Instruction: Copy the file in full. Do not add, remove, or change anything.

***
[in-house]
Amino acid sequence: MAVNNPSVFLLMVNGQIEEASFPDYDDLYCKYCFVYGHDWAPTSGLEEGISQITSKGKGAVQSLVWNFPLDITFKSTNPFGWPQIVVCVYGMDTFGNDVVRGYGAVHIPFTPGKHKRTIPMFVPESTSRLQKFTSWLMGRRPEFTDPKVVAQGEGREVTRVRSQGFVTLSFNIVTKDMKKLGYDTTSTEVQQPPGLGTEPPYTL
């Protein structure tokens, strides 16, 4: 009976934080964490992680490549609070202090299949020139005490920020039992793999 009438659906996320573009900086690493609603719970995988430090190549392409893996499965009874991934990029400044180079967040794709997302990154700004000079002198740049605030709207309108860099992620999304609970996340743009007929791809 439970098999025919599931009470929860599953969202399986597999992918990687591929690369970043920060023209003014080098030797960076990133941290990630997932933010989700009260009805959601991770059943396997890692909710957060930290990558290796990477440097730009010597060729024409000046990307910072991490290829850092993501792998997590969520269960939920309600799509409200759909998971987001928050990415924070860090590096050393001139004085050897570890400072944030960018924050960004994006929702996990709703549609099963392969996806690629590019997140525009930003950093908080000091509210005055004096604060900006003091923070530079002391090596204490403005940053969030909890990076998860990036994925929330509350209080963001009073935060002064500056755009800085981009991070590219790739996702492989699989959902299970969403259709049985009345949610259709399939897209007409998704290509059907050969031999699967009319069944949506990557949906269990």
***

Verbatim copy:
[in-house]
Amino acid sequence: MAVNNPSVFLLMVNGQIEEASFPDYDDLYCKYCFVYGHDWAPTSGLEEGISQITSKGKGAVQSLVWNFPLDITFKSTNPFGWPQIVVCVYGMDTFGNDVVRGYGAVHIPFTPGKHKRTIPMFVPESTSRLQKFTSWLMGRRPEFTDPKVVAQGEGREVTRVRSQGFVTLSFNIVTKDMKKLGYDTTSTEVQQPPGLGTEPPYTL
């Protein structure tokens, strides 16, 4: 009976934080964490992680490549609070202090299949020139005490920020039992793999 009438659906996320573009900086690493609603719970995988430090190549392409893996499965009874991934990029400044180079967040794709997302990154700004000079002198740049605030709207309108860099992620999304609970996340743009007929791809 439970098999025919599931009470929860599953969202399986597999992918990687591929690369970043920060023209003014080098030797960076990133941290990630997932933010989700009260009805959601991770059943396997890692909710957060930290990558290796990477440097730009010597060729024409000046990307910072991490290829850092993501792998997590969520269960939920309600799509409200759909998971987001928050990415924070860090590096050393001139004085050897570890400072944030960018924050960004994006929702996990709703549609099963392969996806690629590019997140525009930003950093908080000091509210005055004096604060900006003091923070530079002391090596204490403005940053969030909890990076998860990036994925929330509350209080963001009073935060002064500056755009800085981009991070590219790739996702492989699989959902299970969403259709049985009345949610259709399939897209007409998704290509059907050969031999699967009319069944949506990557949906269990």